“They then broke my dear horse (statue) in the yard and put the horse’s head in my bed, Godfather style,” the court filing reads.
She said she fled the house and reported the incident to the police, who drove her back to the property the next day. The sheriff’s department declined to answer further questions about the case now that it is being prosecuted by the district attorney’s office.
Her documents then stated that she went into hiding shortly after that night and did not return home until the night of the fire. The documents do not specify what may have led to the fire.
She said in court documents that the house burned down “when I arrived”.
Although the fire made the home uninhabitable, she requested exclusive access to the Rancho Reposa site and planned to live in a trailer on the property, according to court documents. She also requested possession of several vehicles and pets, including three passed out goats and three parrots.
Tatyana asked for $15,000 a month in spousal support, according to filings, a far cry from the $50,000 a month she said the couple spent together before they separated.
“On some nights, the parties were spending $30,000 in a single night,” the documents say. Later adding, “Evenings frequently indulged in high-end shopping and dining, and going on luxury cruises.”
The petition claims that her husband owned several luxury properties and over $1 million in cars, including two Rolls-Royces.
In an interview with The Coast News, Mark Remley said the allegations in his wife’s documents were fabricated.
Collapse of “Valitar”
In January 2012 — a few months before that first divorce filing — Erik Martonovich, a competitive rider and founder of Las Vegas-based Big Horse Productions, said the couple got in touch with him. The pair had an idea for a horse show and were willing to spend a lot of money — at least $10 million — to fund it.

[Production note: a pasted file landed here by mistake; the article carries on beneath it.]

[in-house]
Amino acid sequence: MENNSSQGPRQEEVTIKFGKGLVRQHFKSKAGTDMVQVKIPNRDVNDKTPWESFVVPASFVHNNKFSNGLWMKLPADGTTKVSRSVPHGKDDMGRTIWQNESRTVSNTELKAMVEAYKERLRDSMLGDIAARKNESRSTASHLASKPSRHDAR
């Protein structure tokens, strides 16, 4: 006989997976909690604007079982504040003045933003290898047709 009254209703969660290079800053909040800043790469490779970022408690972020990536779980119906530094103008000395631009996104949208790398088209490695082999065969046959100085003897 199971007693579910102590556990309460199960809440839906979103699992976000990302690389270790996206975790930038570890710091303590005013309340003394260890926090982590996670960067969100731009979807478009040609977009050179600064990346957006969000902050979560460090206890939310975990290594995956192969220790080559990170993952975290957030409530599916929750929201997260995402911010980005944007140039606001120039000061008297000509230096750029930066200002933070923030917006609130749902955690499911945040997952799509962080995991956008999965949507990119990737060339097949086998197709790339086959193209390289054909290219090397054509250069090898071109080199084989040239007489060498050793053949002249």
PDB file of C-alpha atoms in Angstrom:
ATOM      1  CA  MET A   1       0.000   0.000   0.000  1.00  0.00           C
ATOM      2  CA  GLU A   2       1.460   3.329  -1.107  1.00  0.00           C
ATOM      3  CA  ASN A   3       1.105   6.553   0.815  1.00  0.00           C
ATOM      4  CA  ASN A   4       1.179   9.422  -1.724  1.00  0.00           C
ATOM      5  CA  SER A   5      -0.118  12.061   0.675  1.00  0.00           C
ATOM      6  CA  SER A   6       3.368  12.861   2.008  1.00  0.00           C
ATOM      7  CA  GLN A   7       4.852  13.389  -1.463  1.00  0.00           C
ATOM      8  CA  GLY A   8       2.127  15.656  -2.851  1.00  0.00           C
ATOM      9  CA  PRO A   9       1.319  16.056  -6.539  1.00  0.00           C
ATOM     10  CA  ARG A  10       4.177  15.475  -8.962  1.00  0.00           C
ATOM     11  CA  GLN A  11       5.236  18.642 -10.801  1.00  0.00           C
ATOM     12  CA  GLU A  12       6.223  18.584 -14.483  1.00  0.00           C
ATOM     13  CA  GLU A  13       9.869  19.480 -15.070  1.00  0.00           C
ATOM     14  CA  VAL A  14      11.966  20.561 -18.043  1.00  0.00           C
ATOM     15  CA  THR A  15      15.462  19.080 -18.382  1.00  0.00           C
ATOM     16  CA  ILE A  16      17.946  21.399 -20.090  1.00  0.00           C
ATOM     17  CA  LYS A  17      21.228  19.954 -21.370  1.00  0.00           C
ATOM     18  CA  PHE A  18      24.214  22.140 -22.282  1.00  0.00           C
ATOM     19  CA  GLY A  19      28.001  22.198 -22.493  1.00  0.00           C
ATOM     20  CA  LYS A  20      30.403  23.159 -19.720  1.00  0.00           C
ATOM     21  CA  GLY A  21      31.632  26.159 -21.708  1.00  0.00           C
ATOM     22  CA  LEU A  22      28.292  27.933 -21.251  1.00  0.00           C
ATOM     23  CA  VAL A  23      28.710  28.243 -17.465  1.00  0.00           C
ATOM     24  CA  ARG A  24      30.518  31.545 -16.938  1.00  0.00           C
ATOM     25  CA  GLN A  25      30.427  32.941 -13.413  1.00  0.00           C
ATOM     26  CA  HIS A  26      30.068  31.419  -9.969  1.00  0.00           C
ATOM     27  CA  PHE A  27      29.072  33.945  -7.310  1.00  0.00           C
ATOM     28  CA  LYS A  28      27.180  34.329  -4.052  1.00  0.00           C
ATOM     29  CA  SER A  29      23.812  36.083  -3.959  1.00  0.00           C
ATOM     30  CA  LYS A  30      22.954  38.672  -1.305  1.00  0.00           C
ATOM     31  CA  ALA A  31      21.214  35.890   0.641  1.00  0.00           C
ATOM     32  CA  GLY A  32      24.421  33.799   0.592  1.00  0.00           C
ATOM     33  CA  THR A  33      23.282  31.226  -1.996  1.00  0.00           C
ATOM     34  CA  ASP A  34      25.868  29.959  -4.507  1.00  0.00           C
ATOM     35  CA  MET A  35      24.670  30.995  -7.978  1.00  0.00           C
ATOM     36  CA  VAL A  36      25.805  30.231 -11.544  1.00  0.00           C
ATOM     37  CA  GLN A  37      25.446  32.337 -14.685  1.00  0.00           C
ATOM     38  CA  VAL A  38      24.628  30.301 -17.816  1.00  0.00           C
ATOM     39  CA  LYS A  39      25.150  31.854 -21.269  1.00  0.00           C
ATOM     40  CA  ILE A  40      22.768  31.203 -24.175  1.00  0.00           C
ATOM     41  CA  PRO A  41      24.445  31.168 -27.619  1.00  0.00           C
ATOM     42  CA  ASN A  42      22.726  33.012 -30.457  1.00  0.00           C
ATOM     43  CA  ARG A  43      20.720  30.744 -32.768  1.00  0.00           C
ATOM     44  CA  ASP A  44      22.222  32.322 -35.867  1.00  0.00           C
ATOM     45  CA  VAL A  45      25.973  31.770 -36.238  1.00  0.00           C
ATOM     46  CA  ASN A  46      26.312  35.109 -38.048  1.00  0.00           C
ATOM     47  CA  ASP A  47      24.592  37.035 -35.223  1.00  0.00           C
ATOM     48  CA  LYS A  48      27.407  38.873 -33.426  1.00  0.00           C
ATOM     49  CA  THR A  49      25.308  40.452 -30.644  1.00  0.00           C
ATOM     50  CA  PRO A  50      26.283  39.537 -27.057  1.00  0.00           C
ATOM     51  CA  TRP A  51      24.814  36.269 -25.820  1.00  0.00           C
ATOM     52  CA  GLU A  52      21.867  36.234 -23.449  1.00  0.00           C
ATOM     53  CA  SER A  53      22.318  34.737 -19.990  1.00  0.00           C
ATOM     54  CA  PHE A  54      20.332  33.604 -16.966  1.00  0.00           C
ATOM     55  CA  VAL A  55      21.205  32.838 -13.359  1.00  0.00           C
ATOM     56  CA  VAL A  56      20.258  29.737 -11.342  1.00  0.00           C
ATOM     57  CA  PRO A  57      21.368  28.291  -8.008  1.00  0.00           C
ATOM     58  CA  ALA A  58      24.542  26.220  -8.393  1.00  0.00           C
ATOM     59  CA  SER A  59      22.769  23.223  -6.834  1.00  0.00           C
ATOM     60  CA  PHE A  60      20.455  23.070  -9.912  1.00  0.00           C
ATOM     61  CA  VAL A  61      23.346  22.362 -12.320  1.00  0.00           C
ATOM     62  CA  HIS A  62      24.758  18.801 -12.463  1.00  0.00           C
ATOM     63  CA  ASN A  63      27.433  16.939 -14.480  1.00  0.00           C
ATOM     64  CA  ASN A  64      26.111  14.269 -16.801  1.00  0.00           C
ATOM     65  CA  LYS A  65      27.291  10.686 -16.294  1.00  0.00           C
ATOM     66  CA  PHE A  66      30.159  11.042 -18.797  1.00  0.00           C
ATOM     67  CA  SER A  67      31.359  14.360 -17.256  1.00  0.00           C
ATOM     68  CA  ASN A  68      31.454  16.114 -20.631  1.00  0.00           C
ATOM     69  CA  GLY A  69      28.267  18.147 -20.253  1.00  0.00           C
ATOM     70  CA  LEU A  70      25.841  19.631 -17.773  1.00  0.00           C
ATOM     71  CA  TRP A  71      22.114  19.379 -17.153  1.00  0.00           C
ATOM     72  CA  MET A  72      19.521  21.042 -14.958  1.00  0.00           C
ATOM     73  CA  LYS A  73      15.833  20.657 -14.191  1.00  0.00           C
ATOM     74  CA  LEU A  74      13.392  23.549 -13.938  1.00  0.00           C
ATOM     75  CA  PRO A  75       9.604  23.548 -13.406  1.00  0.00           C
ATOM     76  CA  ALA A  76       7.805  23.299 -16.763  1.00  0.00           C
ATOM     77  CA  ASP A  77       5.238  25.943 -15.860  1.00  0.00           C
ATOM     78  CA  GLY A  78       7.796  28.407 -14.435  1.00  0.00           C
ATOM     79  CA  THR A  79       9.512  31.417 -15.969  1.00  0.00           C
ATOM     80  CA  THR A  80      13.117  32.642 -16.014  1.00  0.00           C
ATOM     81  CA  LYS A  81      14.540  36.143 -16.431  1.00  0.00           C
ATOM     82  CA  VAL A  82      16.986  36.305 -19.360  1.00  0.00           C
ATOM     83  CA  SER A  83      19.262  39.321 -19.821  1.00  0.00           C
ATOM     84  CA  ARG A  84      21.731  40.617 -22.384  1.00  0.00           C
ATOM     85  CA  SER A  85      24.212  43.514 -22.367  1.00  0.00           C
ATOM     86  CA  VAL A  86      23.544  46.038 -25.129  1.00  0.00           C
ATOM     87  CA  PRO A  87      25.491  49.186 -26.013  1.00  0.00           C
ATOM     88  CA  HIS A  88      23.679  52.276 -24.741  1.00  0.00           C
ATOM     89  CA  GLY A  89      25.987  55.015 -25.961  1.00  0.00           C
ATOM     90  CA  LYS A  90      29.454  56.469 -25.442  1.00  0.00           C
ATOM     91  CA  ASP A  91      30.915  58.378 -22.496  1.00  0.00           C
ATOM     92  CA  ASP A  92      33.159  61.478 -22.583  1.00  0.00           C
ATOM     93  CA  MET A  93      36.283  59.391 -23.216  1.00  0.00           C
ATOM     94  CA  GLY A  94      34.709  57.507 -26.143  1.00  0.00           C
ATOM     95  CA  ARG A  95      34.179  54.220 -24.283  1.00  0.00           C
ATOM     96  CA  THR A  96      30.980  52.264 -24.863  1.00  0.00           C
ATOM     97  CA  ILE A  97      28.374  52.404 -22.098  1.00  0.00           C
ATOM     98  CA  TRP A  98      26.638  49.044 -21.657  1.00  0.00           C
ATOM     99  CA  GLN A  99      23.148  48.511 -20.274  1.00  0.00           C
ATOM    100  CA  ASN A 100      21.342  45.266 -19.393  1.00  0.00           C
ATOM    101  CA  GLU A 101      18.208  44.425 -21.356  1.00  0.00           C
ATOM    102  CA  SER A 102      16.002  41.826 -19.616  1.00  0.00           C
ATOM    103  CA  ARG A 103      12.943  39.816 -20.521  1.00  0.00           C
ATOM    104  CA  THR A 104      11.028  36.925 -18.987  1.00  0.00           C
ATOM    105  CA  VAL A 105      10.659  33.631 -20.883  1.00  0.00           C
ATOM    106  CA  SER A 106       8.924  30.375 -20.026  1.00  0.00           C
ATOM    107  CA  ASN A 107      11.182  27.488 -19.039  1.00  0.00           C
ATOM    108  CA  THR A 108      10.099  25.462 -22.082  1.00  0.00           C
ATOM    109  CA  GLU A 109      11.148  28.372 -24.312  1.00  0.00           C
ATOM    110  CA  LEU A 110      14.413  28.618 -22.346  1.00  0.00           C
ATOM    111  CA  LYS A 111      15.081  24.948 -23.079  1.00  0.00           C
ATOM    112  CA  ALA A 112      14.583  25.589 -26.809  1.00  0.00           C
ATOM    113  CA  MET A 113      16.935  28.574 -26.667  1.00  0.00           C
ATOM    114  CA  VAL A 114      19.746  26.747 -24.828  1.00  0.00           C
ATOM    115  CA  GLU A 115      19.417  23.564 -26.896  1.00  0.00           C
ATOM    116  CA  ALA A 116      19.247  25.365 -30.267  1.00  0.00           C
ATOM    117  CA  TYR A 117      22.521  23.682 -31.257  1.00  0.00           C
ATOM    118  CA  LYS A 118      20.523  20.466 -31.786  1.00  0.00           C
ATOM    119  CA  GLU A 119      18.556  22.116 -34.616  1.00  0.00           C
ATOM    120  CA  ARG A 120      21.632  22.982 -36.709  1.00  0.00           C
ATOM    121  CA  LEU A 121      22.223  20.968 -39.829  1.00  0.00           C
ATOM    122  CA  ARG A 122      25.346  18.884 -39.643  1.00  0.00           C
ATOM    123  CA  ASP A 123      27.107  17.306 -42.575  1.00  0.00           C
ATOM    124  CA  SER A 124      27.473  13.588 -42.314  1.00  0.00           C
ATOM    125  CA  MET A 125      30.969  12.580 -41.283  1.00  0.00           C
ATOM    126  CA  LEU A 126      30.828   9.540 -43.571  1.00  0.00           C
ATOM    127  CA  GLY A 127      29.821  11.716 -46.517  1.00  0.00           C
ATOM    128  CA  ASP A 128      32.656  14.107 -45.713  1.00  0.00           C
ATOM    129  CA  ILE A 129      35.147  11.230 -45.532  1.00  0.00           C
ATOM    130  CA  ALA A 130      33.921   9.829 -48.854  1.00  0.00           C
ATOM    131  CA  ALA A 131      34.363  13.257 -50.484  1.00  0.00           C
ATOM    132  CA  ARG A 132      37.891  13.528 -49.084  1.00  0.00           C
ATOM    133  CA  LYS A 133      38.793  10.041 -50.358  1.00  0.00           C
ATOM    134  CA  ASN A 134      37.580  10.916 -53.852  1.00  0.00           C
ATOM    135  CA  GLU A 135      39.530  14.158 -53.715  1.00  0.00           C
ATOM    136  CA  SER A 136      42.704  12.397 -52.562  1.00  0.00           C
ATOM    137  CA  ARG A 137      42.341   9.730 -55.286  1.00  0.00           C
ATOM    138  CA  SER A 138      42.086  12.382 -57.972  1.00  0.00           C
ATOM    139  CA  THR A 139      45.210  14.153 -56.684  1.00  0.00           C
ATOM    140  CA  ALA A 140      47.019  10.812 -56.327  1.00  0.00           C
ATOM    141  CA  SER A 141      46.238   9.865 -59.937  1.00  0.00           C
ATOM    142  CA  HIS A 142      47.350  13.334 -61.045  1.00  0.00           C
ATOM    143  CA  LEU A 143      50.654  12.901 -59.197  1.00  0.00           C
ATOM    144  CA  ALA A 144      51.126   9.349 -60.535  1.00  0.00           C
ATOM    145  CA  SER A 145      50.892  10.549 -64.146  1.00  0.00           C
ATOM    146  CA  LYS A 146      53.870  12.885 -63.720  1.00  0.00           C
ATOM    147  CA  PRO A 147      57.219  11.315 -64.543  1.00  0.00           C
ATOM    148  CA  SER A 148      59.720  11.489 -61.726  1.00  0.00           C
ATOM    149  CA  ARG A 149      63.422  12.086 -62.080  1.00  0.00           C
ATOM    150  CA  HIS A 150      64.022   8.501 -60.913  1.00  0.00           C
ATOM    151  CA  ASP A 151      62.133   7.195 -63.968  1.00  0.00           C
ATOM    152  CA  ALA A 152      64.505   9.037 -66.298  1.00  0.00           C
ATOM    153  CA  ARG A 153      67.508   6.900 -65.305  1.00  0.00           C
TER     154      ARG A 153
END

Martonovich became the show’s first director, and it soon became clear the pair were overwhelmed, he told the Union-Tribune in 2013.
“They had no idea what they were doing, anything,” Martonovich said then. “They weren’t horse enthusiasts, nor show buffs.”
For 10 months, the Remleys invested money in the project. They spent $3 million on a massive 45,000 square foot red tent. They budgeted $250,000 for horses and more for a VIP lounge.
Amid their plans, the couple broke up and reconciled. It was around this time that Tatiana began pushing for a bigger role in the production, a move Martonovich opposed, he said. Many of the show’s commercials featured the tall blonde, although unlike other performers, she was not a professional horse rider.
After a horse was injured during training and shot, Martonovich was fired, and 18 of the 25 performers left with him. A new manager was hired, but the writing was on the wall.
“Valitar” opened in November 2012 and after four performances, the couple pulled the plug. Production crews stopped being paid, and the Remleys canceled contracts with landlords where some employees were housed. The couple even cut utilities, forcing crews to demolish what they could – sometimes in the dark.
After the series collapsed, the company set up by Mark Remley to oversee production, Equustria Development, filed for bankruptcy. Everything but the horses – tents, portable stables, feed buckets and floats – were auctioned off to pay off creditors.
Several years later, in 2015, the couple opened Rhythm and Power, a cycling studio in Solana Beach. It closed the following year.